By Chris Clark, WAB
John Robinson’s message to the Western Academy of Beijing international school community was simple and inspiring: “Often times in life the best opportunities we have come from the biggest challenges we face.”
John visited WAB as part of the Distinguished Speaker Series and spent a day working with students in the Elementary, Middle and High Schools.
Born a congenital amputee, not much came easy – even the most basic of daily activities, such as getting dressed, driving a car, or writing. But John’s life has been defined by his determination to accomplish tasks large and small, and he is using his own experiences to inspire people with disabilities worldwide to find employment and pursue education.
“Life is all about the obstacles we face,” John said to a group of WAB students, parents and staff. “How we face those obstacles makes us better people and inspires us to move forward.”
John began his presentation Monday evening talking about a practice that each of us go through each day: Before people leave home in the morning and you’re looking in the mirror, John pointed out, many are actually looking for what’s wrong with themselves. “But if instead of starting our day off with a negative thought,” John said, “if we looked in the mirror and thought about how capable we are, and what we have to offer to other people, imagine what we could accomplish.” (Watch his full presentation on TigerTube here)
John was born a congenital amputee, meaning he was born missing limbs. He approached the challenges with which he was born with an attitude of gratitude and determination, which led him to help others in the ways he does today.
In 2010, John founded Our Ability, an organization dedicated to making employment more accessible to people with disabilities. He helps people and companies realize what they can achieve together. His work earned him the title of White House Champion for Change in 2014.
For many born with disabilities, mainstream sports heroes and celebrities are not inspiring, and John recognized early in his life that he did not have a role model. But he wanted to change that for future generations of young people. That was one major motivation for John to begin sharing his story. He published his inspiring autobiography Get off Your Knees to reach people with his experiences. Every summer, John rides 350 miles along the Erie Canal to help raise awareness of issues people with disabilities face. And those accomplishments in his life have helped connect people with disabilities to others who can inspire, motivate and help them achieve more.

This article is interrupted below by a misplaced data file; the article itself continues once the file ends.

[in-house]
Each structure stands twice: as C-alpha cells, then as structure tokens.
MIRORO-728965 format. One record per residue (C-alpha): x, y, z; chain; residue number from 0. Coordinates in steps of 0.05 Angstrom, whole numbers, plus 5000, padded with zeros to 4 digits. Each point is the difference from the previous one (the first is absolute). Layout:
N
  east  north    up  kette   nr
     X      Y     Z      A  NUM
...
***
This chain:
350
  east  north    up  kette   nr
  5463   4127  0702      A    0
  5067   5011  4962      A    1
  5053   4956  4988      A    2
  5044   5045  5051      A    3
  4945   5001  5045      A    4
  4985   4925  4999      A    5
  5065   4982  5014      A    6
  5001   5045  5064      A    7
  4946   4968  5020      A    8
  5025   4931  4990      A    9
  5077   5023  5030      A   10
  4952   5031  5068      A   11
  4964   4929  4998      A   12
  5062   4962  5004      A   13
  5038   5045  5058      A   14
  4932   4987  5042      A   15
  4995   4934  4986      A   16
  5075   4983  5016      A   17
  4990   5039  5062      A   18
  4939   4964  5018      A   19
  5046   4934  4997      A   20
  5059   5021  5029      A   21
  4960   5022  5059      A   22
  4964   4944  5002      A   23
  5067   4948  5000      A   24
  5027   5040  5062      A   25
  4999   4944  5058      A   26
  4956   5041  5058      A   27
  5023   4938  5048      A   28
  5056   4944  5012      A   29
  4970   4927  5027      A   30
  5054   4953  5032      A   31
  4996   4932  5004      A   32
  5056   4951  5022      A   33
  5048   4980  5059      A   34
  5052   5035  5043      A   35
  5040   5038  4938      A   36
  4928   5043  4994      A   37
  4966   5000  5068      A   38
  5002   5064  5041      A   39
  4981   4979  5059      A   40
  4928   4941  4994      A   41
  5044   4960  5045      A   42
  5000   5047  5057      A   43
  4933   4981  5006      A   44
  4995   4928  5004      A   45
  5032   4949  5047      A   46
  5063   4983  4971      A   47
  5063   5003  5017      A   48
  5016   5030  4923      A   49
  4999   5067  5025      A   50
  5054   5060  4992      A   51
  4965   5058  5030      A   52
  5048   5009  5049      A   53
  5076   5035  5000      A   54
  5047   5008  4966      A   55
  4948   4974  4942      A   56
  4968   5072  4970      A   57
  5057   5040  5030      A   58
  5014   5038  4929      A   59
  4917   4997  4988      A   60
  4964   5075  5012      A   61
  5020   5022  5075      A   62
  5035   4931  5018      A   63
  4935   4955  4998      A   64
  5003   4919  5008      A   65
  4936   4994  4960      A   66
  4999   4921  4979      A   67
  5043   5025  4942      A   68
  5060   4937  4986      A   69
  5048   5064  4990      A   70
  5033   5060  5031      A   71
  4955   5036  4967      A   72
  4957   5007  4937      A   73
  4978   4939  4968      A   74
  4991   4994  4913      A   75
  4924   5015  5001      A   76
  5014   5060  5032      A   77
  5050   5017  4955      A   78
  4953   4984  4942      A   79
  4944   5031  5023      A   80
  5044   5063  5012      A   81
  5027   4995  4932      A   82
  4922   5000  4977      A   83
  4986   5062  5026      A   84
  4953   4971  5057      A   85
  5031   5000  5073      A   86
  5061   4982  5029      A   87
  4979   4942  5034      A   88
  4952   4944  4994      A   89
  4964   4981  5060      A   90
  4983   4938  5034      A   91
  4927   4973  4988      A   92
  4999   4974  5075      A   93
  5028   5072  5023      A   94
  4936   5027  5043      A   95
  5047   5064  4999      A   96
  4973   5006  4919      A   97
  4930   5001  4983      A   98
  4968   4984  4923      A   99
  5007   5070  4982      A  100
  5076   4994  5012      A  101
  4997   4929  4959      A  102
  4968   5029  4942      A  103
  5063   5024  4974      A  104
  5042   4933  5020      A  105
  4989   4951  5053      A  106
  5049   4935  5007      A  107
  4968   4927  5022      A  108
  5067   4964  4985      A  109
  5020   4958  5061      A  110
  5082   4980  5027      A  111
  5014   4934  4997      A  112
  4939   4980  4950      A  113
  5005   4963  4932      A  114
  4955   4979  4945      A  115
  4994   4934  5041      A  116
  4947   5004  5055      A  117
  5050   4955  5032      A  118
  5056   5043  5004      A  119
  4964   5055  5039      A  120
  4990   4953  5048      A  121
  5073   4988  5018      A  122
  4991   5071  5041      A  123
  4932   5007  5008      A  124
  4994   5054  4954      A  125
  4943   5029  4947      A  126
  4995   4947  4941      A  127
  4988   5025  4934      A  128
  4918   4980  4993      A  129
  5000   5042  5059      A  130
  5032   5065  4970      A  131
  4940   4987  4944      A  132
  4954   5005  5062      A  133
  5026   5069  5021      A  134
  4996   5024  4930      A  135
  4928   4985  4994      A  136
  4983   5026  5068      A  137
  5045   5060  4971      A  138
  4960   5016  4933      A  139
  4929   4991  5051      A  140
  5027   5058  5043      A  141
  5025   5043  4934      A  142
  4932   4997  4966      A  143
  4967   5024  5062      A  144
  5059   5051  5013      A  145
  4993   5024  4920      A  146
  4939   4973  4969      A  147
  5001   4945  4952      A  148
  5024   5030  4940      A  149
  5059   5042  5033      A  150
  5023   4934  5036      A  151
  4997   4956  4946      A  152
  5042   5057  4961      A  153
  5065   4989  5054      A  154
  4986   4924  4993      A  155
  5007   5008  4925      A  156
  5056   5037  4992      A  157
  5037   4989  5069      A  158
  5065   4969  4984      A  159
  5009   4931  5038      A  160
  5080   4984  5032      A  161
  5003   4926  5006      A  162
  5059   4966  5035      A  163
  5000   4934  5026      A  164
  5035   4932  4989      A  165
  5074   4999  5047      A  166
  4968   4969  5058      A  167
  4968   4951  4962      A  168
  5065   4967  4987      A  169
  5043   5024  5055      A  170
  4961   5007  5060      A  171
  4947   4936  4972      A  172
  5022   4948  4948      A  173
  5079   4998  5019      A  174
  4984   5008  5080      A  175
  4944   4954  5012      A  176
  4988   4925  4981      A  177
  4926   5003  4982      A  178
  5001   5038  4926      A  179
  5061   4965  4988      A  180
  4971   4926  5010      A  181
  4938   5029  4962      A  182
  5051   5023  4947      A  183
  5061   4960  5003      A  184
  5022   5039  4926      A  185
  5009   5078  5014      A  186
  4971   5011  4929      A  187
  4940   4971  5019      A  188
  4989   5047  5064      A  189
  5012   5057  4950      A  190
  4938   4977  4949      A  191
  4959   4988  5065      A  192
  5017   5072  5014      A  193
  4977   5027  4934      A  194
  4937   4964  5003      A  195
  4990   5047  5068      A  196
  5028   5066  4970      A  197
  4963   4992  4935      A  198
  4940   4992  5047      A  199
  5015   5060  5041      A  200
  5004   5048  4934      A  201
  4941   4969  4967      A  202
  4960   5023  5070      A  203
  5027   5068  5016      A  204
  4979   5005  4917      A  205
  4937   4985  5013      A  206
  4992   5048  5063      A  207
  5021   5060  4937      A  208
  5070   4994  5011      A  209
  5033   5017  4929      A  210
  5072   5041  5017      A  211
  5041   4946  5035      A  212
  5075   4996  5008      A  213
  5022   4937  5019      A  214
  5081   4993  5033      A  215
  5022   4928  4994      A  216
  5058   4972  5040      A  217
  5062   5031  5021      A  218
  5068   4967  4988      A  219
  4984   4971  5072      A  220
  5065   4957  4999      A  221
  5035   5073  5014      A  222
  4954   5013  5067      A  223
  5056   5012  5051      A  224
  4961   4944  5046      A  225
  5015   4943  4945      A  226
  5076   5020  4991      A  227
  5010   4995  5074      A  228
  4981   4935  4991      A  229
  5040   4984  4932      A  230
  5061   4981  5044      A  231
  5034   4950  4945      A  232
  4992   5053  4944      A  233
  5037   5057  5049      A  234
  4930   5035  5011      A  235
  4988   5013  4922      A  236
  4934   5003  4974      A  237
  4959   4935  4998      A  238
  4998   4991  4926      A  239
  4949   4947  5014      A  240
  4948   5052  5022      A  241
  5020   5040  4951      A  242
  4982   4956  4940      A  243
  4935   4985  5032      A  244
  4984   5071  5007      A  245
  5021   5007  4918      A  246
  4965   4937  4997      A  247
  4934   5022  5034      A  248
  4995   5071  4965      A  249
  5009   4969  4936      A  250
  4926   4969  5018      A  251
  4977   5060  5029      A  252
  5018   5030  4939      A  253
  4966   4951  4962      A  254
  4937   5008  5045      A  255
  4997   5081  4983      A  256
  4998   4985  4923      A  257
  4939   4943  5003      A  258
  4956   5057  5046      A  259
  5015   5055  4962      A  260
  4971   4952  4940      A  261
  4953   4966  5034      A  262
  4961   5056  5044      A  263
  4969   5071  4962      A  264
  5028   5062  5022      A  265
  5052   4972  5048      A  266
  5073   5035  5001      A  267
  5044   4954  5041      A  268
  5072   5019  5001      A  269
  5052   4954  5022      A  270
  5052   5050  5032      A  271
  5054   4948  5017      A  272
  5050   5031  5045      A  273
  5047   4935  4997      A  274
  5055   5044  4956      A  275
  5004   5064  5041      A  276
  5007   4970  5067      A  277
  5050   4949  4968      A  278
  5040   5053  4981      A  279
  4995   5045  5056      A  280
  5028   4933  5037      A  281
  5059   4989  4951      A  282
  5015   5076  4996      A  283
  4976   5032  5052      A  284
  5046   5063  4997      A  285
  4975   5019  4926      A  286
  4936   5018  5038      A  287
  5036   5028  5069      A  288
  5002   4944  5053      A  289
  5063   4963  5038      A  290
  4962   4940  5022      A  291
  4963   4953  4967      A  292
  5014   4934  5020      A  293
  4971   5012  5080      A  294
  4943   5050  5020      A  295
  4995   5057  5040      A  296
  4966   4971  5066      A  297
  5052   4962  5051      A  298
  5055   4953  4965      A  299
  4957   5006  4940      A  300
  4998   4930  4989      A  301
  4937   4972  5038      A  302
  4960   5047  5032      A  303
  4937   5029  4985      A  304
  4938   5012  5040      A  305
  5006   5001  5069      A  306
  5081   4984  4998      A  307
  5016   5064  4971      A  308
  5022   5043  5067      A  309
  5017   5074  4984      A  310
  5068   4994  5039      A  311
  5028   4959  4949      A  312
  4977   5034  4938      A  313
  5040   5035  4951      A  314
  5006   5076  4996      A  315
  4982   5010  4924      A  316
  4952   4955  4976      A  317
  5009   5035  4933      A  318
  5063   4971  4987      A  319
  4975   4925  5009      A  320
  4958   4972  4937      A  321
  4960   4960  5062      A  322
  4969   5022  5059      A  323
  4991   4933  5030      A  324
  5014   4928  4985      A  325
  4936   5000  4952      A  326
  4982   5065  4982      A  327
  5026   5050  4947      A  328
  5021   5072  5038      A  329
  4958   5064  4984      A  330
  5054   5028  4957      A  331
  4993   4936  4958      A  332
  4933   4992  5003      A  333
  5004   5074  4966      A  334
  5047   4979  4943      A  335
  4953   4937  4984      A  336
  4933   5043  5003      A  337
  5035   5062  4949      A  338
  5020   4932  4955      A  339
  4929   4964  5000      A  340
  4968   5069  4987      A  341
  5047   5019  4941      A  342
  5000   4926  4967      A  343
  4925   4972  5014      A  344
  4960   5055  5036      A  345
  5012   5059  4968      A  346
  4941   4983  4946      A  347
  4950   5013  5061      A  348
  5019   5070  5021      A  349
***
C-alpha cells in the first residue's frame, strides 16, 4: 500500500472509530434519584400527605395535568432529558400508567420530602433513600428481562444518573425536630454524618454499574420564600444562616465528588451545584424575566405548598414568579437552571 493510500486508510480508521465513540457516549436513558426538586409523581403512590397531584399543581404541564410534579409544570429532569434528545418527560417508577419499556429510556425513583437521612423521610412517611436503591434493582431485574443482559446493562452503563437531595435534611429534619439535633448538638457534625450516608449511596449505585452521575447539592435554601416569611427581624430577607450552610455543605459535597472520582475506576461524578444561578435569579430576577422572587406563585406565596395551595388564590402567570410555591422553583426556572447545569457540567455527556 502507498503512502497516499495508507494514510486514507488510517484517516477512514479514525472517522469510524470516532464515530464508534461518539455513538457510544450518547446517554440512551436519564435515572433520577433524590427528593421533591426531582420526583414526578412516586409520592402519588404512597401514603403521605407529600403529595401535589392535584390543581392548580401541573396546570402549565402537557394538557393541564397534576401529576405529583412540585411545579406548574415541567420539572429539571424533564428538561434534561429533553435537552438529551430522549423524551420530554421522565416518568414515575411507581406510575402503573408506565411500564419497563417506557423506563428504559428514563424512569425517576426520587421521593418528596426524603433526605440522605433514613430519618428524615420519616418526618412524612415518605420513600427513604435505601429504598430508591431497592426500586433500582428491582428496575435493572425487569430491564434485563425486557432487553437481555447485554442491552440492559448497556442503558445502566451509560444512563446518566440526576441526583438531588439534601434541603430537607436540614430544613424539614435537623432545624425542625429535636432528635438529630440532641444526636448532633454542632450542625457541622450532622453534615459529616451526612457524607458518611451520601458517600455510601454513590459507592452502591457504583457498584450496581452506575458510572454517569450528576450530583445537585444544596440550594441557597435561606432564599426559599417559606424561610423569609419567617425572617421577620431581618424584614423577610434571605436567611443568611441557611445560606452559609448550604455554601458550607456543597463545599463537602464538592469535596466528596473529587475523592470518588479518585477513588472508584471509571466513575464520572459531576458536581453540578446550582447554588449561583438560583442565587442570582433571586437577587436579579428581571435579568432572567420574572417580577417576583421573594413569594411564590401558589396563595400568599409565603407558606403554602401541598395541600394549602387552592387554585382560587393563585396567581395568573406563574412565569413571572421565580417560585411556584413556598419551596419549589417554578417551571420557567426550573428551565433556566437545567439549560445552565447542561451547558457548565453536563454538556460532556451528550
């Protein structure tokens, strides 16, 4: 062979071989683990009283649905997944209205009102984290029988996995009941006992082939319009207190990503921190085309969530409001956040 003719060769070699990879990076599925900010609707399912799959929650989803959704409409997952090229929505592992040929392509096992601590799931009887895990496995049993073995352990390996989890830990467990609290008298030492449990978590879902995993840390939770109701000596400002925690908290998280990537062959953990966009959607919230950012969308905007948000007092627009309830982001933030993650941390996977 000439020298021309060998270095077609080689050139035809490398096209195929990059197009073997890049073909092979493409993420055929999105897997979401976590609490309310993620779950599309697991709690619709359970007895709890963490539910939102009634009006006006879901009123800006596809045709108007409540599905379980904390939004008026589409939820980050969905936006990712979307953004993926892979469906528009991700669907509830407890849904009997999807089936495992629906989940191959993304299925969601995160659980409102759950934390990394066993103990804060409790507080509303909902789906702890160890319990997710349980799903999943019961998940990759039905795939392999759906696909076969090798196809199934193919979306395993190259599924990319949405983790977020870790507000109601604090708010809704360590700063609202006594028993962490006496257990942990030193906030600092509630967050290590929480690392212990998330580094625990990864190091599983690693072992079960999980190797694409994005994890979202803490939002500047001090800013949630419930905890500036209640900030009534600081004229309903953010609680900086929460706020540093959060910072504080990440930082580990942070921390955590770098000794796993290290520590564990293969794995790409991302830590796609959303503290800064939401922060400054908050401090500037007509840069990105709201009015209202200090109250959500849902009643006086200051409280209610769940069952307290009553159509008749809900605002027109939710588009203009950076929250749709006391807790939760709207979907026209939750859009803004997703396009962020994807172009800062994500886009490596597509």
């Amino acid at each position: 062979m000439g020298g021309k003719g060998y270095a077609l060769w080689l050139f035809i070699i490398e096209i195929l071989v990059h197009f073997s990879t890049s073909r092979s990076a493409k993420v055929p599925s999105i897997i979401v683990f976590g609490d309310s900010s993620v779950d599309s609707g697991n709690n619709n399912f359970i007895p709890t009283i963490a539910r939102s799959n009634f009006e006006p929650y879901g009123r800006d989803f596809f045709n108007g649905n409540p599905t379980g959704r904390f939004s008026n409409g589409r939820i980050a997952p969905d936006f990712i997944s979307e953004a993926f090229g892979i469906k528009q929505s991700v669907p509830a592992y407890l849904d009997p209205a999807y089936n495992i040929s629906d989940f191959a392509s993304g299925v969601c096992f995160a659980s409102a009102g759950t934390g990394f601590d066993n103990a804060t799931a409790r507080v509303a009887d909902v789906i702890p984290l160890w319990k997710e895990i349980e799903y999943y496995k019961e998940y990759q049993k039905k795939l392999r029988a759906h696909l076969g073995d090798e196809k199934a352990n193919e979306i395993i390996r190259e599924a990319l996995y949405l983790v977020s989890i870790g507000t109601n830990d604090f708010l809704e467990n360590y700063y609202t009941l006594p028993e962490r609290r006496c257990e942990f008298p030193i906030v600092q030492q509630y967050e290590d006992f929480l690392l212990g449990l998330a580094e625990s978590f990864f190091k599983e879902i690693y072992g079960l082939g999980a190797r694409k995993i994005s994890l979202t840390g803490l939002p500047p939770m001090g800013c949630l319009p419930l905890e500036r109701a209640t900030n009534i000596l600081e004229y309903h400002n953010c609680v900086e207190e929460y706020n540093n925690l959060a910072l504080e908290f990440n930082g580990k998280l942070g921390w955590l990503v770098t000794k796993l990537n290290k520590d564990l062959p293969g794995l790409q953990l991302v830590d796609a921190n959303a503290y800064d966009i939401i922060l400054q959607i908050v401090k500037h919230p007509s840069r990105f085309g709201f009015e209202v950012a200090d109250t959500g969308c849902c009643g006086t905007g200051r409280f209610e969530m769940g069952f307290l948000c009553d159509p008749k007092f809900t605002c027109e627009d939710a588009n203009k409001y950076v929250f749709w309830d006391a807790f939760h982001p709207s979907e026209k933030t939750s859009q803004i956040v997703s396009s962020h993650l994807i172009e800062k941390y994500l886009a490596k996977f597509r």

“We do this not for ourselves, but because there is a story to tell,” he said. “There is a wonderful person inside the person you see in the mirror in the morning. Is it an obstacle that you choose to look at me differently or is it an opportunity to help you understand people like me?”
John does not allow the challenges of his life to define him – even if his disability is what some people notice when they first meet him or pass him on the street. Instead, John lets his accomplishments and the accomplishments of people like him inspire others to achieve their goals.
“All of our lives are a series of obstacles you have to overcome, and I am no different,” John explained to WAB Middle School students. “Whatever stands in all of our way – whether it be in our mind or a physical barrier – we have to work hard and be determined to deal with and overcome challenges.”
To see photos from John Robinson’s visit, head over to the MyWAB Community Portal’s Media page.